Career Authors

The Pros and Cons of Beta Readers

“My beta readers loved it.”

If I had a dollar for every time I heard a writer say this—and every time I groaned in response—I’d be on the next plane to Paris.

Which is not to say that beta readers are a bad thing. Like any other tool, they can serve a valuable purpose, when used properly. Here’s a run-down of the benefits—and the pitfalls—of beta readers.

The Pros of beta readers

Writing can be an isolating and frustrating business. It can be hard to get anyone to read your work. That’s where beta readers come in, providing much needed:

1. Feedback

For writers longing for readers, beta readers are for many their first audience. The first people willing to read the first draft-, second draft-, third draft-manuscripts, etc. of a work-in-progress. Just having someone to talk to about your work can be a joy and a relief as well as an education. Any chance to connect with readers, wherever you find them, can prove beneficial.

2. Encouragement

As I used to tell my husband whenever I gave him one of my own first drafts to read: “The only thing I want you to say is, ‘It’s wonderful!’’ That’s because while I knew that it wasn’t wonderful (yet) and that I had plenty of work to do to make it wonderful, what I needed at that pivotal moment was praise and encouragement. Beta readers can give you that boost when you need it most. And they should.

3. Camaraderie

Writing is a lonely business. All that seclusion is best offset with the camaraderie of readers and writers, who provide companionship and bonhomie on what can be a very solitary journey. Beta readers can be a vital part of the community that nourishes your writer’s spirit.

The Cons of Beta Readers

The most dangerous thing beta readers can do is give you as the writer a false sense of confidence in the viability of the work itself. That’s because too often beta readers’ feedback is flawed by:

1. Inadequate Sampling

For most writers, their group of beta readers constitutes a sampling too small, too narrow, and too parochial to reflect the potential audience for the book itself. Publishers are looking for authors who can attract a large enough readership to profit by the publication of their work. It’s a rare group of beta readers that is large enough, varied enough, and geographically widespread enough to embody the audience you need to build to be a successful author in today’s marketplace.

2. Uninformed Opinions

You need to take any and all beta readers’ opinions with a grain of salt. For most of the writers I know, beta readers ran the gamut from family and friends to members of their writing group. While the latter may be better than the former, if the members of your writing group are unpublished, they don’t know any more than you do. And if they are published, they may be writing in different genres or sub-genres or maybe they broke into publishing during a very different market, all of which means their guidance may be only so useful to you. Remember: Few beta readers are publishing professionals—and even if they are, their advice is not necessarily relevant to today’s marketplace, which by definition is a moving target these days.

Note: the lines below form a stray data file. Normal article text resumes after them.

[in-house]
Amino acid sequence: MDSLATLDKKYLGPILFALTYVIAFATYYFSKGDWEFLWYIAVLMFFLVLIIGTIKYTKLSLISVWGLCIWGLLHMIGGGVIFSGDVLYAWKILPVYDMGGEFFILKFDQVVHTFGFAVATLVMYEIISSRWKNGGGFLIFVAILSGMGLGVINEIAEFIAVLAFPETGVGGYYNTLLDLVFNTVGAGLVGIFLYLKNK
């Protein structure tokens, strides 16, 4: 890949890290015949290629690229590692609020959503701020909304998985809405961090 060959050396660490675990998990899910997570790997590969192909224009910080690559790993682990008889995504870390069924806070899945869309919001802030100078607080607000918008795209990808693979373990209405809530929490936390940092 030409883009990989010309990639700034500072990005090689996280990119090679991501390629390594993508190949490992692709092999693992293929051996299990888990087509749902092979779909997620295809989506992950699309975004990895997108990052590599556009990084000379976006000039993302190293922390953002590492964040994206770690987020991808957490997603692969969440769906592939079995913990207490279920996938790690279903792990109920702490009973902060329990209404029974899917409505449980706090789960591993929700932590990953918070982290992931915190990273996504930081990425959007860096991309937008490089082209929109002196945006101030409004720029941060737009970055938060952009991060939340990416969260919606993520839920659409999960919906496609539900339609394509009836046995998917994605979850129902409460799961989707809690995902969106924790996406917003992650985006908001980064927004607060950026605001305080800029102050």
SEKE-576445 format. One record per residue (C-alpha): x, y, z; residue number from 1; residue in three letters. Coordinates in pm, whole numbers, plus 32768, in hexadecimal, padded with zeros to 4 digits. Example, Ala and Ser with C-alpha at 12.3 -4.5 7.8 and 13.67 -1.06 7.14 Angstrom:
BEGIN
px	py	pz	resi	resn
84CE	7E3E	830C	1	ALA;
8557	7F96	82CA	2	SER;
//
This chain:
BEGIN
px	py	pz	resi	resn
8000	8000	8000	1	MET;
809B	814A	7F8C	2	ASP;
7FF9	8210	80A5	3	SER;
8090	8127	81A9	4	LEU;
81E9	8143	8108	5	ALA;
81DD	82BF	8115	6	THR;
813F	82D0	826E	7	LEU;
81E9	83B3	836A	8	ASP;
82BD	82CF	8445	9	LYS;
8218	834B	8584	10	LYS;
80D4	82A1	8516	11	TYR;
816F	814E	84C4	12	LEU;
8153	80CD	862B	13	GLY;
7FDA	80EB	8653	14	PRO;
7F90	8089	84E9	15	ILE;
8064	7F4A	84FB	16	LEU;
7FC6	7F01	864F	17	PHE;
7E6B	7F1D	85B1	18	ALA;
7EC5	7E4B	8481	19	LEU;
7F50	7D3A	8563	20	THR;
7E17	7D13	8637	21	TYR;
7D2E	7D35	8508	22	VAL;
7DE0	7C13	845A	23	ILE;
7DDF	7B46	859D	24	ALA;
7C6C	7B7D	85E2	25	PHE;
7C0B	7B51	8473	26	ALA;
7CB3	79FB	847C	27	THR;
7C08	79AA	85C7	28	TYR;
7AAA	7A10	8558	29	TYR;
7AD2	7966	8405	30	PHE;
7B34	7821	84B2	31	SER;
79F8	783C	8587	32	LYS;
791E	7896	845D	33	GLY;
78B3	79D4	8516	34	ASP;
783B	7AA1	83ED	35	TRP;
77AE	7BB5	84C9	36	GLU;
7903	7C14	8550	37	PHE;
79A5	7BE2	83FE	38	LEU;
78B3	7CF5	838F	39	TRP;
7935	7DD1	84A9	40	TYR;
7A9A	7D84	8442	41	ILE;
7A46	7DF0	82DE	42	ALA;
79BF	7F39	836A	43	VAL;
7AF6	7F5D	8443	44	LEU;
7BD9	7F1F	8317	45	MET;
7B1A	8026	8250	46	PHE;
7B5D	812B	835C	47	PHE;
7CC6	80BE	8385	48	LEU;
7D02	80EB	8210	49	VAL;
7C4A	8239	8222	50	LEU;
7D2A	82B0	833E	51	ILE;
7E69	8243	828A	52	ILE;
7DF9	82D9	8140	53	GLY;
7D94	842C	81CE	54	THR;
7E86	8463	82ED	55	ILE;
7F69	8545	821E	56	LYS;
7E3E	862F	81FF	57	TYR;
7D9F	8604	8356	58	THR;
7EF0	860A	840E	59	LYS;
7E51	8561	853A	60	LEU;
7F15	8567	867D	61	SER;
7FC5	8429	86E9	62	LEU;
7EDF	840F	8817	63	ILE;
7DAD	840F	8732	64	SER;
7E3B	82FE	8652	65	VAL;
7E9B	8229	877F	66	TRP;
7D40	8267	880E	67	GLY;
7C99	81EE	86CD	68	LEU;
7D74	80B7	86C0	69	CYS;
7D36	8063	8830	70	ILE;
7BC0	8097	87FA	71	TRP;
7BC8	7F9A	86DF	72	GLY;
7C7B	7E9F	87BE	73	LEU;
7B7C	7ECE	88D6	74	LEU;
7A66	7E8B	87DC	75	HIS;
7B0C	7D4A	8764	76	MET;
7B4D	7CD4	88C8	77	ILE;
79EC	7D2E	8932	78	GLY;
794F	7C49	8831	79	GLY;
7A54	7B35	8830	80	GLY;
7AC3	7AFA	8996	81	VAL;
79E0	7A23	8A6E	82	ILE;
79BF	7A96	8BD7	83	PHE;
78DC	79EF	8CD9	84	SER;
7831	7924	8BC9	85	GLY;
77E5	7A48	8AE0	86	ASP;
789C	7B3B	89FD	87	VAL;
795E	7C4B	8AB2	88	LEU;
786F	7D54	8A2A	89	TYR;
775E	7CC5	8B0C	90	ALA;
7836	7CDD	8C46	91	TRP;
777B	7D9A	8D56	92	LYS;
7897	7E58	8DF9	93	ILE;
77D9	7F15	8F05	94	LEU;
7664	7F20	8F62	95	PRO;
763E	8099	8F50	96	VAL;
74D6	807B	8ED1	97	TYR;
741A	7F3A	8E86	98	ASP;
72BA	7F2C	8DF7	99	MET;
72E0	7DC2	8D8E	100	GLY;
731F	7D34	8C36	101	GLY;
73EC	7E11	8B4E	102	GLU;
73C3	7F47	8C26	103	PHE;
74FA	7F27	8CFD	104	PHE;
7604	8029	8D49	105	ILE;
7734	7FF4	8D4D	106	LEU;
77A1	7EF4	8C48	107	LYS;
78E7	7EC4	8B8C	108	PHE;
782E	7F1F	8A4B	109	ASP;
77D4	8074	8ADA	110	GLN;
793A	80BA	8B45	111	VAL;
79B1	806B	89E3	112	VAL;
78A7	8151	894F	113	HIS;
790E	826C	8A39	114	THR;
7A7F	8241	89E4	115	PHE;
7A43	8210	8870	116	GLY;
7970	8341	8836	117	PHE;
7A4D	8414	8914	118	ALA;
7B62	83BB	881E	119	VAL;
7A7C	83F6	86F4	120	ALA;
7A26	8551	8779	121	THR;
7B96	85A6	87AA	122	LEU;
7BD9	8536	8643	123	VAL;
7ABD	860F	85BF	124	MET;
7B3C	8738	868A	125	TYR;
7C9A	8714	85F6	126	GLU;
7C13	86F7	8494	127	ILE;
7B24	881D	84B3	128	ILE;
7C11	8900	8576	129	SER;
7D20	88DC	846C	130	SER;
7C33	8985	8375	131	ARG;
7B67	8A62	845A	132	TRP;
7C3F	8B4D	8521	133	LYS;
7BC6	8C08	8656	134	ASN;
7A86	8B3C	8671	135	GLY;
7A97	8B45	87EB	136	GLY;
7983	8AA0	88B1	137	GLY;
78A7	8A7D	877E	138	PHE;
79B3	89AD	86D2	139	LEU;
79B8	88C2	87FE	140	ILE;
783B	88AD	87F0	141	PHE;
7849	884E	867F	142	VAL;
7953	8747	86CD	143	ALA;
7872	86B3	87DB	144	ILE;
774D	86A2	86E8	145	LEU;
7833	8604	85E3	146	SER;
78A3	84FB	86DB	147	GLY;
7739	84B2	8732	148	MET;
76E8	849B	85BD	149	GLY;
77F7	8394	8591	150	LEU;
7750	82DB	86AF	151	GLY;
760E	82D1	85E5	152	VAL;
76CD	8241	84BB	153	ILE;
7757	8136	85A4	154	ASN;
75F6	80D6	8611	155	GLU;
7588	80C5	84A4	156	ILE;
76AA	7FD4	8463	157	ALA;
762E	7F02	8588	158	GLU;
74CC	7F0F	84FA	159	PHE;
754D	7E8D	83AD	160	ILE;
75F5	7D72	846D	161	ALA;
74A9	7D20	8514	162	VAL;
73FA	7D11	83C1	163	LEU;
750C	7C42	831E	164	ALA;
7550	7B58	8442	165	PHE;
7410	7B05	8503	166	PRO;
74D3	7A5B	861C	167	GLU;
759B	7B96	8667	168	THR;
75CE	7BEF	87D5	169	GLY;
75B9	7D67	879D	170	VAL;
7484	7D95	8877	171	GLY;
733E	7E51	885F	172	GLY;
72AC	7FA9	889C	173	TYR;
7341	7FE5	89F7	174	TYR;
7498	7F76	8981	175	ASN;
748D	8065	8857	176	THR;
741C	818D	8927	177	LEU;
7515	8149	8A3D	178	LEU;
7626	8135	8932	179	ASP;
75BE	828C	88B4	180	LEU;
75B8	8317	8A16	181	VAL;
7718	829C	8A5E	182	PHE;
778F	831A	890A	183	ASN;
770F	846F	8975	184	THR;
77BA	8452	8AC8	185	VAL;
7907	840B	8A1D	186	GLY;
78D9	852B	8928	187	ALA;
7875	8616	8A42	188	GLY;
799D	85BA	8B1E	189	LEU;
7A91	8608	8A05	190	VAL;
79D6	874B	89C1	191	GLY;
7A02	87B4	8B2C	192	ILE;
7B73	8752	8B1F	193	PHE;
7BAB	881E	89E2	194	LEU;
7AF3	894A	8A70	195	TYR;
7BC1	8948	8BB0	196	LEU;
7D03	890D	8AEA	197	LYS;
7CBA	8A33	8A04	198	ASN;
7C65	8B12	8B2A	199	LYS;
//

3. Bias

Every reader has a bias—and for the beta reader, the bias is always in your favor. This is your mom, your BFF, your writing buddy we’re talking about. So, they’re much more likely to tell you they love it than is an agent, an editor, a reviewer. Praise is good, but you need to temper that praise with a cold, hard eye. Even when a beta reader does offer criticism, accept it with skepticism, as that criticism may be misplaced, borne of envy, or just plain wrong.

The Real Estate Law of Beta Readers

When we first begin writing, we find beta readers wherever we can—and that’s fine.

But eventually you should adopt what I call the Real Estate Law of Beta Readers.

When you buy a house, you know you want to buy the ugliest, smallest, least expensive house on the block, so that with improvements the value of your house has nowhere to go but up.

Same with beta readers (and by extension, writers’ groups). Ultimately, you want feedback from wiser, better published, more polished, more successful writers and publishing professionals—so that with improvements the value of your work has nowhere to go but up, too.

Then, when your beta readers say “I loved it,” it will mean something very, very good.

 

Do you have beta readers? Who are they? How’s that working for you? Let’s discuss on Facebook.